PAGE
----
I am an acoustician and a musician. I play cello – acoustic and electric – in a variety of rock and other non-classical music projects. Last month I took part in a series of concerts with the band Willard Grant Conspiracy: a fascinating experience, acoustically and musically.
Willard Grant Conspiracy is a rock band led by singer, guitarist and songwriter Robert Fisher. Its current configuration includes Robert, violist David Michael Curry, and me. We began preparing last spring for this series of 8 concerts over 11 days in the UK and Netherlands. Our rehearsals took place in our homes, without amplification. We developed an organic and semi-improvisatory ensemble playing style, responding to one another’s musical phrasing. Two living room recordings: https://soundcloud.com/loose-music/sets/willard-grant-conspiracy-2015
It was not easy to translate this living room experience to the varied stages of rock clubs, churches, and municipal auditoriums, all with amplification and distinct room acoustics. At each venue, there was a thorough sound check with a competent and dedicated sound engineer. It fell to us, however, to know what to ask for.
Our first show was in Glasgow at the Glad Café. The venue is designed for loud rock bands, and we spent our sound check fighting feedback and bass boominess, largely due to the house loudspeakers over-energizing the room and flooding the stage with muddy sound. Fortunately, each of us had his own monitor loudspeaker and custom mix. Each of us chose to hear only himself, plenty loud, so as to be sure to play accurately. The audience was enthusiastic and forgiving, but we felt sloppy and frustrated. Our next show, in Edinburgh, went similarly: well received, but a slog onstage.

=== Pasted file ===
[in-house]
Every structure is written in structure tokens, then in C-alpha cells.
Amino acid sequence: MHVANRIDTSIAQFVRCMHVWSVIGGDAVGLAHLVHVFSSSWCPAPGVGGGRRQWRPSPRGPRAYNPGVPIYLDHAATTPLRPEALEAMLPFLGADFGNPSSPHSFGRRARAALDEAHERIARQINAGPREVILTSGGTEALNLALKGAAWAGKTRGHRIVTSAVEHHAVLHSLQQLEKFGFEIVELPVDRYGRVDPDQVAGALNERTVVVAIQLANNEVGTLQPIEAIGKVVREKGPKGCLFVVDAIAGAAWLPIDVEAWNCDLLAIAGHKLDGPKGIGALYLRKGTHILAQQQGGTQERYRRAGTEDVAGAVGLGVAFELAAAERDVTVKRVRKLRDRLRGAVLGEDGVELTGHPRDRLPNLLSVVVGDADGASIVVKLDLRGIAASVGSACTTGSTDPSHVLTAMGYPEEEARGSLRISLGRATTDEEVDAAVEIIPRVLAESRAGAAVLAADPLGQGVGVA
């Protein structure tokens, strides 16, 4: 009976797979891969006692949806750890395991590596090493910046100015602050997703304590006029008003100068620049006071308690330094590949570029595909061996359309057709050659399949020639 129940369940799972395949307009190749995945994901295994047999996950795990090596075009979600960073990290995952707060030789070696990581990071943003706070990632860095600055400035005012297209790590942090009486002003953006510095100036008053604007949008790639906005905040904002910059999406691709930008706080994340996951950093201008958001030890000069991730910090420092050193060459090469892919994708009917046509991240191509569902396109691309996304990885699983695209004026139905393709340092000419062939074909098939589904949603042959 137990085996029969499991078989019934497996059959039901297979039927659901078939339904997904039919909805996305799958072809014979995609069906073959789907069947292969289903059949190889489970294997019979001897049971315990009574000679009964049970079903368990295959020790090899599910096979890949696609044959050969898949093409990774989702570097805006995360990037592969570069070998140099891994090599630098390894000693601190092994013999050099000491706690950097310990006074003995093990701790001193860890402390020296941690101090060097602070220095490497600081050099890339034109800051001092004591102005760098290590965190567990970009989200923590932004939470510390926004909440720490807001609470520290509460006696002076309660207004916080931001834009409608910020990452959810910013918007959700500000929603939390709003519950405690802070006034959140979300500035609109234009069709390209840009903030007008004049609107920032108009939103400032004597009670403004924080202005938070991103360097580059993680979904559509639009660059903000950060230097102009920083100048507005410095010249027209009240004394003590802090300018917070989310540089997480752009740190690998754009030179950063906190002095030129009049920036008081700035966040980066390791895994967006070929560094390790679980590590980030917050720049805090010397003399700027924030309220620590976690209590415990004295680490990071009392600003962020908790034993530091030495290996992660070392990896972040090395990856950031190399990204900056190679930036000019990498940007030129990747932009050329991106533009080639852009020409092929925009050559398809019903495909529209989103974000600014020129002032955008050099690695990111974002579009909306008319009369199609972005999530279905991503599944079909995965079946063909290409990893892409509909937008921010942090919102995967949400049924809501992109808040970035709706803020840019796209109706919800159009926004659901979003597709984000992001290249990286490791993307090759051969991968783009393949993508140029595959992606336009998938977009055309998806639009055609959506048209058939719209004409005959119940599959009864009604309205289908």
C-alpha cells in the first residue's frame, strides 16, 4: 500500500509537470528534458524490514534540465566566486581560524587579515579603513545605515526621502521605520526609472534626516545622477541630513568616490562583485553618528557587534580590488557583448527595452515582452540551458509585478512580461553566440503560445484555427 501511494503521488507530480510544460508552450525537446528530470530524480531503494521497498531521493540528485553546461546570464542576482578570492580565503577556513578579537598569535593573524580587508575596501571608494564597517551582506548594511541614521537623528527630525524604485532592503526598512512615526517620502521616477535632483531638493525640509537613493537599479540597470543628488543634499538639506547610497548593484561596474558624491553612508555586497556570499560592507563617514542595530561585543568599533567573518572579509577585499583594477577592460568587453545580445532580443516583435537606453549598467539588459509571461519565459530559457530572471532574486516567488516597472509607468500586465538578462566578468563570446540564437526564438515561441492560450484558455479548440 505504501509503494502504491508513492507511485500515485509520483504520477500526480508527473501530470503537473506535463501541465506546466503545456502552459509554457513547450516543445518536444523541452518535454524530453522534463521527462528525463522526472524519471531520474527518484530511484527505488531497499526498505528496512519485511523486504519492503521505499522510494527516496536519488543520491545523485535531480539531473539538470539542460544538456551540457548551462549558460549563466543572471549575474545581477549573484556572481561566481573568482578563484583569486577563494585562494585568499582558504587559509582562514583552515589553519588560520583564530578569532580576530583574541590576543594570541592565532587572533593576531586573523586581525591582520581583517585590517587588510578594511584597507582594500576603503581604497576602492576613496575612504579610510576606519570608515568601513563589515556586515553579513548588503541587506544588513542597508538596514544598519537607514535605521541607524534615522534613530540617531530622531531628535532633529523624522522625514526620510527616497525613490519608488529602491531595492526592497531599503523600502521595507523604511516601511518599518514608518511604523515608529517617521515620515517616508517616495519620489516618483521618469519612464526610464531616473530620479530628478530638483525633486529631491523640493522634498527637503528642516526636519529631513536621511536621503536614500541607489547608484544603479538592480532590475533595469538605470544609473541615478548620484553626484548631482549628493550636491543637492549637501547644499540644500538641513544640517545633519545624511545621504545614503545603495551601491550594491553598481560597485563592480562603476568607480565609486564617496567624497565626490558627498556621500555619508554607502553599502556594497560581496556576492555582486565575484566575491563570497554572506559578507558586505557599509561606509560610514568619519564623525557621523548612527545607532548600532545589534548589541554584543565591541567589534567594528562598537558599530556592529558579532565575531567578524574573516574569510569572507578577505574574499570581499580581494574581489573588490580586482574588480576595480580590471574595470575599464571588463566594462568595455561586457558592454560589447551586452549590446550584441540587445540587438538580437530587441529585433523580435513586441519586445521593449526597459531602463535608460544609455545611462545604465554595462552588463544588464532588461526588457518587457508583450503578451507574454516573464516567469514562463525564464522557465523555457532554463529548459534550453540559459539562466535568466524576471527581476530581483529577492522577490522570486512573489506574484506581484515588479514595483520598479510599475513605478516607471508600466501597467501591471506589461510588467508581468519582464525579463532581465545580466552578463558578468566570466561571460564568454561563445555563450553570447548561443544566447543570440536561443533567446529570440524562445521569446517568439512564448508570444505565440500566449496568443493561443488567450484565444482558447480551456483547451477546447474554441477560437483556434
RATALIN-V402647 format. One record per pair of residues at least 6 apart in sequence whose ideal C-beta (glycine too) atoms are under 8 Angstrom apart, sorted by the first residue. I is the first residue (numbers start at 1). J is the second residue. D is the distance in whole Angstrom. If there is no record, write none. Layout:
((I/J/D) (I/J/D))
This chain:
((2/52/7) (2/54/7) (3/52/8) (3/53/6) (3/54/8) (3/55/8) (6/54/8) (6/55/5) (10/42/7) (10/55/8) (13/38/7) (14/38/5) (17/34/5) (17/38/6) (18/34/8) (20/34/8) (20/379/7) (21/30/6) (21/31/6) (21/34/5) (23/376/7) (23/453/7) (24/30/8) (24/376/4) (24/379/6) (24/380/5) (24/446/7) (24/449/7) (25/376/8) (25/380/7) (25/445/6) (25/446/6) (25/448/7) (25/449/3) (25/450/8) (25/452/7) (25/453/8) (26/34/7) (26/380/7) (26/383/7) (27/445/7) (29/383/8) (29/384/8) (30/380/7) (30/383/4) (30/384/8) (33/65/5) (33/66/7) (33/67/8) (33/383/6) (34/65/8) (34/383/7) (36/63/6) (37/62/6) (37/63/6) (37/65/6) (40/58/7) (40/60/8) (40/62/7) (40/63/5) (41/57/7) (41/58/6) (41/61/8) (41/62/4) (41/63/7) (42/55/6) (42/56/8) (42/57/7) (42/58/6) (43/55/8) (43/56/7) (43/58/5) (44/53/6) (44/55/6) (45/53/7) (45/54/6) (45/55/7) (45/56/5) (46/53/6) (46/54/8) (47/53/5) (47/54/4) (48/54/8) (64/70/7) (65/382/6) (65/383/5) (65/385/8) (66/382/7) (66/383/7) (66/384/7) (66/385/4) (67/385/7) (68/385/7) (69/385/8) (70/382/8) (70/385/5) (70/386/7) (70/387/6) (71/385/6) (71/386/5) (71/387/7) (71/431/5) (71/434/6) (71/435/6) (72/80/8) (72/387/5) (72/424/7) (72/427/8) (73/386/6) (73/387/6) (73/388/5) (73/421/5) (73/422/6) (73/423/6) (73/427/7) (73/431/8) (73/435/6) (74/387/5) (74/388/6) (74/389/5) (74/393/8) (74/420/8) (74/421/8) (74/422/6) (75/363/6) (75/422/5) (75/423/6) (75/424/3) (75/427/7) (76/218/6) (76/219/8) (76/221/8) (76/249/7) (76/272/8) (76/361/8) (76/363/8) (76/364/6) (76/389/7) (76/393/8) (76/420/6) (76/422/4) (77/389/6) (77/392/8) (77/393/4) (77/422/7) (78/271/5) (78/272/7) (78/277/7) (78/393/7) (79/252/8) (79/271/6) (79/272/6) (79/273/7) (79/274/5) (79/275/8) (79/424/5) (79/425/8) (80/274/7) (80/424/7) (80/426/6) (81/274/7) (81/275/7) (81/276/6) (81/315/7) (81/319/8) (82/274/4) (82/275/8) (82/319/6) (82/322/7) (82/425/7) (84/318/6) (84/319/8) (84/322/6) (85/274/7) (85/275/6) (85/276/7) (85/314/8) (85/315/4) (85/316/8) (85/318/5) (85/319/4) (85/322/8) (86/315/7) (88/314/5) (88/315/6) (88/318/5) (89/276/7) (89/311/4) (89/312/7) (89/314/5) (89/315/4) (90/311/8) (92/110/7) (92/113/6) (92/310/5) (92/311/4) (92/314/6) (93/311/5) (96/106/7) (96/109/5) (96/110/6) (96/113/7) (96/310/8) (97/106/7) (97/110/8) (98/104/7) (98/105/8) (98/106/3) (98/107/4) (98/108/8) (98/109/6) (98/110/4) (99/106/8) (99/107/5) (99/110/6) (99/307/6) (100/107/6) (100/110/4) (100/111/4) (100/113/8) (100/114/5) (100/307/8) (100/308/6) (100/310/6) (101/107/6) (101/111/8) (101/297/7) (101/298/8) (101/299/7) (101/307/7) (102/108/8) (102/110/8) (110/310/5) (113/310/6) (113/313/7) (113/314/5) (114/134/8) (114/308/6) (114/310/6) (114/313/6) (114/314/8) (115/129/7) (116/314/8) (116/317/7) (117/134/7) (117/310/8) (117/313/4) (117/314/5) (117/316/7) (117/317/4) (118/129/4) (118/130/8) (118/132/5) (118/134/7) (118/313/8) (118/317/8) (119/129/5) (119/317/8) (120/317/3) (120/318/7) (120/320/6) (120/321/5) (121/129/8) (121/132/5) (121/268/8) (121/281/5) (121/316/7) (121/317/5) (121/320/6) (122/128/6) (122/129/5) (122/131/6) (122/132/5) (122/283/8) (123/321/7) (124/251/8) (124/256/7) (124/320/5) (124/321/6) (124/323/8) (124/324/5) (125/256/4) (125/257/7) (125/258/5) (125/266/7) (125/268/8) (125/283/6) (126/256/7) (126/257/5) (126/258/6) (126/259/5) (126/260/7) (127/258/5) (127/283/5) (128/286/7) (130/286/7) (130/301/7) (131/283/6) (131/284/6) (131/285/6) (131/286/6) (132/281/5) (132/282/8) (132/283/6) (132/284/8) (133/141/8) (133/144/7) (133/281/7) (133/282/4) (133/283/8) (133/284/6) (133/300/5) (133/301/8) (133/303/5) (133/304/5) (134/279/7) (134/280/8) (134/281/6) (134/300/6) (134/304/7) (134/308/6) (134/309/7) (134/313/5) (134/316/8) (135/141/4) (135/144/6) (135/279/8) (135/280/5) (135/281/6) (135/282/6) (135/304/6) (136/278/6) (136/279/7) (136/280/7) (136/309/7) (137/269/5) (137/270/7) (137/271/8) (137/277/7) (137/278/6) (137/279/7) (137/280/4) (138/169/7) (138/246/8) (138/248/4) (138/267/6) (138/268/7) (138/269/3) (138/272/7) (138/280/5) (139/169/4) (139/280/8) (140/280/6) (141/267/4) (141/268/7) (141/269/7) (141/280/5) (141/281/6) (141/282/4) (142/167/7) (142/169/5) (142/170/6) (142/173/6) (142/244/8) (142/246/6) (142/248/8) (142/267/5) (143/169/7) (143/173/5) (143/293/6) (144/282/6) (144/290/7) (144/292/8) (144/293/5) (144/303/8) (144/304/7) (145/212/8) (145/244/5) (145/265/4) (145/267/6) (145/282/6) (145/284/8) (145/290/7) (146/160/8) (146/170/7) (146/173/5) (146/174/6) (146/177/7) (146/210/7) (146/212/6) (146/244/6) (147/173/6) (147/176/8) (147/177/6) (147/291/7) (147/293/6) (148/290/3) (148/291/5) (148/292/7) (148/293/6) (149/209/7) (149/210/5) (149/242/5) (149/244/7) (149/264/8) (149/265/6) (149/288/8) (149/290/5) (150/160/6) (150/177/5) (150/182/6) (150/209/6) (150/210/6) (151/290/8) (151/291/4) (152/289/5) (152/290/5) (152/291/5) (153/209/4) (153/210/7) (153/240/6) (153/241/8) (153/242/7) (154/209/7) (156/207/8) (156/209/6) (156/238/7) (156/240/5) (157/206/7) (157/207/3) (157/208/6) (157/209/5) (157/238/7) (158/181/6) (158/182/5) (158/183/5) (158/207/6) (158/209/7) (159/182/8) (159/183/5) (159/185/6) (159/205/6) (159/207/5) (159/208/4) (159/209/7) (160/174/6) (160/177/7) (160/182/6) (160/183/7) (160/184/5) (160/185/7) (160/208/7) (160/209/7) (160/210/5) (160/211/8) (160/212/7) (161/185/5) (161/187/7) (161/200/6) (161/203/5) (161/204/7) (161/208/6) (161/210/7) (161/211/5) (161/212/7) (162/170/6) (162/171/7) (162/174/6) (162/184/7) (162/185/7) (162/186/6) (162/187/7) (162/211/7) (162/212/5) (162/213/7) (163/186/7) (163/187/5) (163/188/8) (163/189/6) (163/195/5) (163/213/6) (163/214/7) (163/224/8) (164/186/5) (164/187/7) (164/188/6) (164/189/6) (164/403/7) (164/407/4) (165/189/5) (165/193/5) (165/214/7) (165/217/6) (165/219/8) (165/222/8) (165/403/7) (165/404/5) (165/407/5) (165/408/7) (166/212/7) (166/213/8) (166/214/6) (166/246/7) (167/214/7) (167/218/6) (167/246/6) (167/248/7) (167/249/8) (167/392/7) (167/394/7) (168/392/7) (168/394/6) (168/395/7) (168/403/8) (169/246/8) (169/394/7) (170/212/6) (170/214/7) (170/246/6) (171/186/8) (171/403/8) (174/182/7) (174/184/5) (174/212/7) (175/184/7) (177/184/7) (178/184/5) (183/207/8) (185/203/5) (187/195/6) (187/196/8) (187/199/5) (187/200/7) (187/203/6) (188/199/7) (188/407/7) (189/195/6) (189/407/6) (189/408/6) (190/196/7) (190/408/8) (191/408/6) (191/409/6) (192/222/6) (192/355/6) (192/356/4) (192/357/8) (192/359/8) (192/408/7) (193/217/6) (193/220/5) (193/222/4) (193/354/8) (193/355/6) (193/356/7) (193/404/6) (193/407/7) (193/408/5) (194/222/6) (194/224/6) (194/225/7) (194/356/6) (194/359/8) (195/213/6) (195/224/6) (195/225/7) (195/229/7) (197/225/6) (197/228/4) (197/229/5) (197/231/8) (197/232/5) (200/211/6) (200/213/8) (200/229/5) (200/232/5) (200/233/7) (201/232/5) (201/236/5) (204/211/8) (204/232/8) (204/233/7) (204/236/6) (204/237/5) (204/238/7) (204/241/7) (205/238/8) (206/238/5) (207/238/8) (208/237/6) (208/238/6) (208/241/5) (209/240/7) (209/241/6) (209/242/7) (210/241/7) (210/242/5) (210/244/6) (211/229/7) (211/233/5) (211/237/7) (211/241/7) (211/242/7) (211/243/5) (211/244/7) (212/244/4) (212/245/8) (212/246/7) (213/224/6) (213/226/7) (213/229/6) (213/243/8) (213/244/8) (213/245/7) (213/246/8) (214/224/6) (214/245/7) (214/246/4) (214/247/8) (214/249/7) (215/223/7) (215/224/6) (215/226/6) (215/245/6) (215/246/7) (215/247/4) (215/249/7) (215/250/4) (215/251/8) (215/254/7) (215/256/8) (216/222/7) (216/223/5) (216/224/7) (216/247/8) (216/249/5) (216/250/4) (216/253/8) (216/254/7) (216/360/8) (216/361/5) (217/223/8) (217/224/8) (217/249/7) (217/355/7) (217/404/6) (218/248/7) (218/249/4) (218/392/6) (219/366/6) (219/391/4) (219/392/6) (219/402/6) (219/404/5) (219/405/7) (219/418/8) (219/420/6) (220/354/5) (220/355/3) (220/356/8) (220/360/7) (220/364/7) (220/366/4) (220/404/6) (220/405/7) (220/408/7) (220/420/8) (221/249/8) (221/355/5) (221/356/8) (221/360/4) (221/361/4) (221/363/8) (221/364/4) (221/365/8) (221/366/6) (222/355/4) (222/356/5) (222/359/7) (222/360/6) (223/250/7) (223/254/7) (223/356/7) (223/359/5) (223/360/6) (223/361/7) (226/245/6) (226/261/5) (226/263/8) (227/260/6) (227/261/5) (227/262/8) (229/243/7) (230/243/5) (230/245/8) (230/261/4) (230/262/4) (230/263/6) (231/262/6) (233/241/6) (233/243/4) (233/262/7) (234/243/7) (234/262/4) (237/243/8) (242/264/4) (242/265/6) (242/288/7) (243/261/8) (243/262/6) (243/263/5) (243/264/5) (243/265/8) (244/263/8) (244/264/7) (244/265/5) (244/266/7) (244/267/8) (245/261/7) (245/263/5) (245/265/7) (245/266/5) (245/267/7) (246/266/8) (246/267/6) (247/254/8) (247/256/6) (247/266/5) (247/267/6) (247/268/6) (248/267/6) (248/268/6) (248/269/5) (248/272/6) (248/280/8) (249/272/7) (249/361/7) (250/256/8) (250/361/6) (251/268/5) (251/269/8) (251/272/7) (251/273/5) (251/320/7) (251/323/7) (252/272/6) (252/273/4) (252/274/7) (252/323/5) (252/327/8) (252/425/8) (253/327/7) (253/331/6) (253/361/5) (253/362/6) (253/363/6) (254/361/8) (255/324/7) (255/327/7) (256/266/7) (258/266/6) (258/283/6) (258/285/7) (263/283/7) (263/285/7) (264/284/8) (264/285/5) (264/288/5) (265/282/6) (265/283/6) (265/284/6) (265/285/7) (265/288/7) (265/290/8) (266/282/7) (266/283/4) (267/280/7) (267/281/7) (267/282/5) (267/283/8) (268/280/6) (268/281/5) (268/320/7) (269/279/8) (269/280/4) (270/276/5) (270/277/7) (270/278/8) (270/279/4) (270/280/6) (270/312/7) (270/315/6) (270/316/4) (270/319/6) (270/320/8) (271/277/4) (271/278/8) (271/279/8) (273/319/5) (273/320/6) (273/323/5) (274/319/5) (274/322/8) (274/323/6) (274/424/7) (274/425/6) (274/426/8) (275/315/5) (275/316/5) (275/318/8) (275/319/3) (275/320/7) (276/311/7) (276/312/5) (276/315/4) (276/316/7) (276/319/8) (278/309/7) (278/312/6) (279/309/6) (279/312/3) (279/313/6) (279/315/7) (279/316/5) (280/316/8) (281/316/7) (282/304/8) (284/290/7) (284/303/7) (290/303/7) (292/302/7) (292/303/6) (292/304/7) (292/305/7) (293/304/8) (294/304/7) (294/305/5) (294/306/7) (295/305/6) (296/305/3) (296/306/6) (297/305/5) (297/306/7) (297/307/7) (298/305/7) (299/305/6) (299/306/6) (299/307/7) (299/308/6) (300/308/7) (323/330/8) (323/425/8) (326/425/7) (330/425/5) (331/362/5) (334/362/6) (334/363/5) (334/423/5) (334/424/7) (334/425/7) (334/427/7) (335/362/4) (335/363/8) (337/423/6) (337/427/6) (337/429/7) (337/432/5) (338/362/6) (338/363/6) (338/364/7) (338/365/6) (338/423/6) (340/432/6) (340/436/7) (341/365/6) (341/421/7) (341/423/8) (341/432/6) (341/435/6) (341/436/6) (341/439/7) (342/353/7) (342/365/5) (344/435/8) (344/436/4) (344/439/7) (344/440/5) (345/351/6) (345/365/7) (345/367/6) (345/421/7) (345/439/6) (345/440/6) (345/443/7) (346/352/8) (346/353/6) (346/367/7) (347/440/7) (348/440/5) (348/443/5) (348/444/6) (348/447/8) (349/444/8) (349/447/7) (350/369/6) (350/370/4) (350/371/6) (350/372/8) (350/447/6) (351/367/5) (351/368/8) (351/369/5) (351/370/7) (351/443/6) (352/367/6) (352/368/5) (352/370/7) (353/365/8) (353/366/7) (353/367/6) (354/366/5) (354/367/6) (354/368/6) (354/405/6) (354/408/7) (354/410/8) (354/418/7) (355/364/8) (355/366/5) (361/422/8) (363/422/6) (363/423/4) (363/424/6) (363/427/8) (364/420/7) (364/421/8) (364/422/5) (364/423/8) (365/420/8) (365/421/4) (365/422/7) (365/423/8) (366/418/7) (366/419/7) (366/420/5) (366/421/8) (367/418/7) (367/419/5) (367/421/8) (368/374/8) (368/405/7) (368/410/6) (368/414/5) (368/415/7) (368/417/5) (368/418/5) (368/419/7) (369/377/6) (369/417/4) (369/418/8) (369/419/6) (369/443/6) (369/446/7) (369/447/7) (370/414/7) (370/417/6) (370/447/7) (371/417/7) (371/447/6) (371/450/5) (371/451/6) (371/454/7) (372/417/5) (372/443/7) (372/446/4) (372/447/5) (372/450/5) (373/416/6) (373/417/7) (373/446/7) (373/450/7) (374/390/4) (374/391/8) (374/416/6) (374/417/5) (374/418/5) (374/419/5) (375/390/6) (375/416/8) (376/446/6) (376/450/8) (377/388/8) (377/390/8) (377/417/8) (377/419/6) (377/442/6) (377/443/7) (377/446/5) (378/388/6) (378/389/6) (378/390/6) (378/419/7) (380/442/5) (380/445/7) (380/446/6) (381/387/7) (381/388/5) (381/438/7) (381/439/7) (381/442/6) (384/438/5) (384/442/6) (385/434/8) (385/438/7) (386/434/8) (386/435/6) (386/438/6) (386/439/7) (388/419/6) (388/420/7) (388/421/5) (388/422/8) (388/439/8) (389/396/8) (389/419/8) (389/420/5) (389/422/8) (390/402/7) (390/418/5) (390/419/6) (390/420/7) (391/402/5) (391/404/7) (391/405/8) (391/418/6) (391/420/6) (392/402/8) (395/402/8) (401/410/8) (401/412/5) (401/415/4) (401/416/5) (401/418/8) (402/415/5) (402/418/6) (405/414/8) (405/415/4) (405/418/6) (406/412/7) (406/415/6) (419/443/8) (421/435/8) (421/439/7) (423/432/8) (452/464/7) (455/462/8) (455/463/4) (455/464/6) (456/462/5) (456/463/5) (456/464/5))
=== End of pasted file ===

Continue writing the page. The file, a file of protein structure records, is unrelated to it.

– the Wee Red Bar at the Edinburgh College of Art and a too-kind review of the Glasgow show –
Our breakthrough occurred in Belfast, at the Crescent Arts Centre, a historic stone building renovated in 2010. The room was quiet and controlled, with seated audience, and we settled on a relatively quiet sound in the house, and even quieter on stage. We decided to include at least a small amount of every instrument in every monitor loudspeaker, rather than each player hearing only himself. This required a leap of faith that we would hear ourselves sufficiently, but it allowed us to play with one another much more easily and confidently.
We kept this basic approach over the rest of the tour, adjusting for each venue. At Saint Pancras Old Church in London, we used even lower levels of amplification and eliminated electronic reverberation, listening instead to the natural reverberation of the tall, narrow church hall. Even so, a balanced mix in our stage monitors was necessary to provide clarity and stability to the sound we heard onstage.
– Sound check at Saint Pancras Old Church in London, and a lovely review of the London show –
– load-in at the Exeter Phoenix, and a very nice review of the show –
At the Prince Albert, a tight and sweaty rock club in Brighton, sound engineer Matt astutely observed that the very dry room acoustics might lead us to feel disconnected onstage, and so he added a small amount of electronic reverberation to our stage monitor mix. The room was packed and excited, we were relaxed and unconcerned with technical details, and we let it rip and had a great show.
Our final show was in Tilberg, Netherlands, at the Incubate Festival. The festival consists of many venues, all easy walking distance from one another, and many overlapping concerts. Our performance was in the Pauluskerk, an old church very similar to the London venue, wonderfully reverberant. One never knows what kind of audience will turn up at a festival show, especially with such acts as Giant Sand, Neneh Cherry, The Ex, and Wire all performing on different stages the same night. And yet, people came. The church was full. Our concert tour ended with a standing ovation.